Way back, long, long ago, while I was in high school, my parents felt I needed to attend an aptitude program to test what I should study in college. While it wasn’t a terrible idea on their part, the two day-long sessions were held during the start of Spring Break of my junior year, so it was about the last thing I wanted to do at the time.
But I went, took the tests, and they discovered that I could do anything I wanted to do. In some ways, this didn’t help at all. In other ways, there was some interesting insight, now that I look back on the results, like I do better in small groups and I have a leaning towards writing and entrepreneurship. The question I’ve always wondered was did I need career counseling to tell me this?
The other day, though, I was cleaning out my closet, and I came across the results. And within the packet, there was a piece titled “How to Avoid Career Drift,” by an Irvin Shambaugh. It was interesting, in part because now it’s over 20-year-old article (it was nearly 10 years old when I received it). You can imagine what it discusses: the issues around not planning out your life and your career. In it, Shambaugh writes (no link, unfortunately. I couldn’t find it online):
“Those who made a bad choice must now ‘figure out what I want to do in life.’ They try different options. When they find one that seems suitable, it usually means they must now go back to school for a different degree.
As a result, many do not start their careers until their late 20’s or early 30’s. This waste of five, ten or even more years of their lives is extremely costly. Not only is there wasted expense in getting a college degree that is not appropriate, there is lost income during the years they go back to school to start over and there are lost opportunities to begin saving for their life goals while they are changing jobs and incurring additional debt for college tuition.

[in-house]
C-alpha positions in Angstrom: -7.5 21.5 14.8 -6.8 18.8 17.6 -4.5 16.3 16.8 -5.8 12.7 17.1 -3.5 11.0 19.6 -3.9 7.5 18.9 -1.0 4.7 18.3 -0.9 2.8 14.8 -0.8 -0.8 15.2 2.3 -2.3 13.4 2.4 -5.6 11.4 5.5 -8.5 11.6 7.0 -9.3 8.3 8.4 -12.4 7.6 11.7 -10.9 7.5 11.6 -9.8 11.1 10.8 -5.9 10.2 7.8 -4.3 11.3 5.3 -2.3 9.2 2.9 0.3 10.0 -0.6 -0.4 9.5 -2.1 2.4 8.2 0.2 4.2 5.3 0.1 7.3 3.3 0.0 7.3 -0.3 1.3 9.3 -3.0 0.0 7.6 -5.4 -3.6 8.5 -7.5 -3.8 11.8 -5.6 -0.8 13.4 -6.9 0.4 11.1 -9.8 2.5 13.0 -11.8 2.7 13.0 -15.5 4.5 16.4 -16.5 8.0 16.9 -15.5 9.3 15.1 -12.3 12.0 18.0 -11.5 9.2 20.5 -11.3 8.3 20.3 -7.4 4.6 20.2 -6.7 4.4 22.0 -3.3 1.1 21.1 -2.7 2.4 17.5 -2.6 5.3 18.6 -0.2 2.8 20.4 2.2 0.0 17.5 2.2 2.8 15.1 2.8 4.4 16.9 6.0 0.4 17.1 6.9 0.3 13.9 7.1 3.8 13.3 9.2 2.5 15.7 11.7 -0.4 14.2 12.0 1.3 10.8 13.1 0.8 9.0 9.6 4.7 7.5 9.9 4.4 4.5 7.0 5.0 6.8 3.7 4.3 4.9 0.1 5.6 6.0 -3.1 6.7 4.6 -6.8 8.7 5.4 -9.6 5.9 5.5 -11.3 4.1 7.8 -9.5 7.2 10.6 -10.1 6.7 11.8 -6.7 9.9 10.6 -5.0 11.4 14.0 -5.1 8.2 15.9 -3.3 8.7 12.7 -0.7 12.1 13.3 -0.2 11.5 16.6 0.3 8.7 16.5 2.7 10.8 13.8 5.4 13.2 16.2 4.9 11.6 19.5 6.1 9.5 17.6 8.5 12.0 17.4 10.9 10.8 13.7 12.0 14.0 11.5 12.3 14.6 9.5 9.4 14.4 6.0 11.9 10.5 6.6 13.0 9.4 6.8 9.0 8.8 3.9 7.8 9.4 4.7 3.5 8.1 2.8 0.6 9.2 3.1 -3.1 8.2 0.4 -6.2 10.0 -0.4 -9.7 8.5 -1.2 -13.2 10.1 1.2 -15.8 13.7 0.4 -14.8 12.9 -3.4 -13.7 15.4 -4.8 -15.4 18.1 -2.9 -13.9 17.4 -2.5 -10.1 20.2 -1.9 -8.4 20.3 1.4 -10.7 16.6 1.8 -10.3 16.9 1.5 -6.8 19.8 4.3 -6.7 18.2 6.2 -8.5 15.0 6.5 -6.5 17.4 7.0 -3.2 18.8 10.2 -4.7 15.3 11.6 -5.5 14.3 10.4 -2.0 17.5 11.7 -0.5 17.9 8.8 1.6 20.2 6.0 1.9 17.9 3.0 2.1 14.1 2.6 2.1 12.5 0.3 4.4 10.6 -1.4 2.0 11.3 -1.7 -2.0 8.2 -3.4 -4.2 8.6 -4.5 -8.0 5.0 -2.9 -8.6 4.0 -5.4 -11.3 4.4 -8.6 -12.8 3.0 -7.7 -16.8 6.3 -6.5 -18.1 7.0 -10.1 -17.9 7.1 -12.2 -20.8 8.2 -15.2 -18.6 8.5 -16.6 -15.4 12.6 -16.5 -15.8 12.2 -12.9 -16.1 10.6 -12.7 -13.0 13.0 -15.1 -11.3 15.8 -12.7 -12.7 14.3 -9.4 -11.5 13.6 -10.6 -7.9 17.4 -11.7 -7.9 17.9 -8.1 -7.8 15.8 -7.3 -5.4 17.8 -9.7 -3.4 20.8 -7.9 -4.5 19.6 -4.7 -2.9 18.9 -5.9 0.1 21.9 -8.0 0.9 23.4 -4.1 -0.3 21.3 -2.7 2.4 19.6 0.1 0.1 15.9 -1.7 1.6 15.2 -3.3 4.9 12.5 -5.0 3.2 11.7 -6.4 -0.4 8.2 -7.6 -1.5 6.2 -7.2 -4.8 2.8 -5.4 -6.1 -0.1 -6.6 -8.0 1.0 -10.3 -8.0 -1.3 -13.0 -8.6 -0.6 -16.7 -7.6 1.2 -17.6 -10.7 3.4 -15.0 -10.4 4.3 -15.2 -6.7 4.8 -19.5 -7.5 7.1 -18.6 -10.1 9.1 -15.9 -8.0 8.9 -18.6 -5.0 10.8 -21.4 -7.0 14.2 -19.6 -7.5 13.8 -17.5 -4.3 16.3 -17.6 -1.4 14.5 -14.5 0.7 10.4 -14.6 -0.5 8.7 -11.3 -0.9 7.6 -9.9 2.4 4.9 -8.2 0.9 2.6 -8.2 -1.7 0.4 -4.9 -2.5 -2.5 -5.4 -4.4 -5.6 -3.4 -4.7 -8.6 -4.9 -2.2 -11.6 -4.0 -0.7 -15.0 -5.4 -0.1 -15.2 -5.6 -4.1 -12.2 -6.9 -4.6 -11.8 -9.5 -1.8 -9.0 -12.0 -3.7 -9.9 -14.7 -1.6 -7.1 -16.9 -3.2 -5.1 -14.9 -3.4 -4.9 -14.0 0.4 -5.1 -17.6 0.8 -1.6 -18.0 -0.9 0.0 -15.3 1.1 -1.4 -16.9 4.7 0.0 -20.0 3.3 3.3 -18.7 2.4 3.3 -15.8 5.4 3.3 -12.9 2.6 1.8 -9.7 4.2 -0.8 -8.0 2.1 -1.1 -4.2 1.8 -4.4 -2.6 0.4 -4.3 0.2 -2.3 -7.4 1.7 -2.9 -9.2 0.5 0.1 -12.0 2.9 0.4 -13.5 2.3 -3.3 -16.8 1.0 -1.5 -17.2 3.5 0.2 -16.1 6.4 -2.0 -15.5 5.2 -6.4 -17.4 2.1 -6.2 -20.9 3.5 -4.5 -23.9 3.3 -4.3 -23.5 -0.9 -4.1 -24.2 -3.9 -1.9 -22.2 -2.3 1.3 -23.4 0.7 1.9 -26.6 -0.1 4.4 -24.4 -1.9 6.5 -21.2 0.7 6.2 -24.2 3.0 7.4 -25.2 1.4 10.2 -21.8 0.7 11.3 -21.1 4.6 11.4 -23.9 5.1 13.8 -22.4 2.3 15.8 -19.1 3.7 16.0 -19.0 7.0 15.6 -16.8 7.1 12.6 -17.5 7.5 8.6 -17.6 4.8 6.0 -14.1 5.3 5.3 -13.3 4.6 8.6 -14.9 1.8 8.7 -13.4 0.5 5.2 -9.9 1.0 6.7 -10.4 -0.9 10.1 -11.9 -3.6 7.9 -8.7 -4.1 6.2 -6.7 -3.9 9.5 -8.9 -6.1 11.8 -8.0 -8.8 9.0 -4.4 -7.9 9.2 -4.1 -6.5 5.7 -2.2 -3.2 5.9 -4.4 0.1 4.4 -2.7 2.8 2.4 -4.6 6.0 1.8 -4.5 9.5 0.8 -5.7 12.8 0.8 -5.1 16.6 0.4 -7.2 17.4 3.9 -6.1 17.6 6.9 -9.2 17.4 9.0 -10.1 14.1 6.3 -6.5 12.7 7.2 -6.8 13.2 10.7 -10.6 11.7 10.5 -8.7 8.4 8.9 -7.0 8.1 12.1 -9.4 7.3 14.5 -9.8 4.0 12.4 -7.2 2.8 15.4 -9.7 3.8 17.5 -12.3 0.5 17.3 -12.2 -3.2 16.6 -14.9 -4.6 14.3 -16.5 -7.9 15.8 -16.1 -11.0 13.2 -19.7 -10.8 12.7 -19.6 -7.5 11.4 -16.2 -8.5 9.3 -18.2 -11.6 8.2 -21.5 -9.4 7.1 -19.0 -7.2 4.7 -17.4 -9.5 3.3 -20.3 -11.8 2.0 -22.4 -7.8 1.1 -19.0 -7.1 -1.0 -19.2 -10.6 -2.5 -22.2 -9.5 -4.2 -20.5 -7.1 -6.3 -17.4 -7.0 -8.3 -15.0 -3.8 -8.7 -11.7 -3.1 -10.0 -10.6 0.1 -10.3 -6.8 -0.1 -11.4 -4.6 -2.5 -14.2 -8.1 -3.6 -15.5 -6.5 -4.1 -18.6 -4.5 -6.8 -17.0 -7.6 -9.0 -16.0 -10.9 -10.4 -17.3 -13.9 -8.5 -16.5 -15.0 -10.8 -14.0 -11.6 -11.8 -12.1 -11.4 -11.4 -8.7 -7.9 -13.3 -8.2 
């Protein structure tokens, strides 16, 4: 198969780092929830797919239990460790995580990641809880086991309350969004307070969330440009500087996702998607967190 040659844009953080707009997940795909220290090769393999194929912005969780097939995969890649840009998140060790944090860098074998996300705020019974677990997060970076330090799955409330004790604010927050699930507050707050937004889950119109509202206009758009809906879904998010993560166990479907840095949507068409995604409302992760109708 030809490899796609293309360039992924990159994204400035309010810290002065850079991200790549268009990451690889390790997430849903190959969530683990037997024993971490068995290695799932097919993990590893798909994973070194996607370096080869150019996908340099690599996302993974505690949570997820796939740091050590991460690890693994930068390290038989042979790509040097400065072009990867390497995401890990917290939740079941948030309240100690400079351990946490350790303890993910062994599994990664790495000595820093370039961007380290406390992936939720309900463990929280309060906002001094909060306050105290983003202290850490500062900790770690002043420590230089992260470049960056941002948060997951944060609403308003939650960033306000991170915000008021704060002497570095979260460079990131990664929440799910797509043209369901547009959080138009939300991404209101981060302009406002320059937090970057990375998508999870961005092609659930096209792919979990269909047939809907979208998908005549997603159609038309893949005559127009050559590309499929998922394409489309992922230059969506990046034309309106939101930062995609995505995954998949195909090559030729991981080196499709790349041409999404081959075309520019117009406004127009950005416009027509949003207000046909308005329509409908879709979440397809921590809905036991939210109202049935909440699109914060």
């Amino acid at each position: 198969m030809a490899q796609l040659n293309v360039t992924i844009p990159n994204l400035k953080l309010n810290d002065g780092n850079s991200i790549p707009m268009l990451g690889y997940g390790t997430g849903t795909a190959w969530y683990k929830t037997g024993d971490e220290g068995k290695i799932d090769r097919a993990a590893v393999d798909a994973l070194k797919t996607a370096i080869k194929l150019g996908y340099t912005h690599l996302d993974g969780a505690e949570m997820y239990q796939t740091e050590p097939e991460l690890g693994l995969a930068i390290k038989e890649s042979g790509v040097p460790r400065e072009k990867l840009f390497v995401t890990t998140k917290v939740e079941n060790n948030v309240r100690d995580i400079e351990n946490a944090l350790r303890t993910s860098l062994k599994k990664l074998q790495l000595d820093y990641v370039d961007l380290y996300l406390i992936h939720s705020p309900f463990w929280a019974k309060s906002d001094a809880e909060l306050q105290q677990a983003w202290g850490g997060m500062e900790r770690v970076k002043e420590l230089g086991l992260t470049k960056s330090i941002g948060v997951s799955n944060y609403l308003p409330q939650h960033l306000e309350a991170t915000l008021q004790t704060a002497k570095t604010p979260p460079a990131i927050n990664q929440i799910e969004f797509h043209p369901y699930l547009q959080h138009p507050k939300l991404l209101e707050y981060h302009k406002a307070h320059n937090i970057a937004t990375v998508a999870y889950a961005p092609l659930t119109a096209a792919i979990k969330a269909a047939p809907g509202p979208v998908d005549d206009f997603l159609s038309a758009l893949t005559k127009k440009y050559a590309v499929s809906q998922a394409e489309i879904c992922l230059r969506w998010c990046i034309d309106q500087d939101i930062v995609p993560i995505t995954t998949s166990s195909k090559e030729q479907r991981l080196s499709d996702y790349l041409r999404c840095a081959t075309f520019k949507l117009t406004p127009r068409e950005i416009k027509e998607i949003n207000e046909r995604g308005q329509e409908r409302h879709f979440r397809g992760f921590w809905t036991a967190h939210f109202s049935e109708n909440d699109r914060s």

Career drift can continue into mid-career.”
I know, despite attending this program, I’ve experienced some career drift in my life. Going to school for journalism, I wondered if that was what I really wanted to pursue, before ending up in digital media, and now I’m back, focusing on writing. But what’s funny is I always knew, in the back of my mind, that writing was what I wanted to pursue.
When I was starting out my career as a journalist, I never got much opportunity to write on topics I wanted to write about, so I got frustrated. The move into digital media, was more for money than anything else, thinking if I’m supposed to hate my job, at least I’ll make more doing it. Only now have I found a spot where I get to write. But it has nothing to do with getting paid.
The interesting thing about these aptitude tests is that they only offer ideas in what you might be good at. You’re supposed to look at them and see where your passion lies. That’s because it does no good to be decent at some skill only to hate it.
So for those thinking of quitting a job or trying to figure out what to do next, and turn to a career guidance test, keep in mind where your passion lies. Even though you might be great at something doesn’t mean you will find happiness in it. And just because you’re immediately bad at something doesn’t mean you can’t one day find yourself among the top of your peers.
It’s all about what you’re willing to put time and effort in. That’s why understanding what you want to do does so much more for your career than understanding the X’s and O’s of what you could potentially be good at. You don’t want to one-day, wake up, only to find you’re in your mid-forties and still unsure what you want to do in your life, just like you shouldn’t want to wake up and think “I’m miserable.” They’re – what you could be good at and what you want to be good at – the two pieces of the career puzzle, and understanding both will lead you down that successful path.
Wish I had known that, when I first looked at those aptitude results. They probably would have served me better, if I had.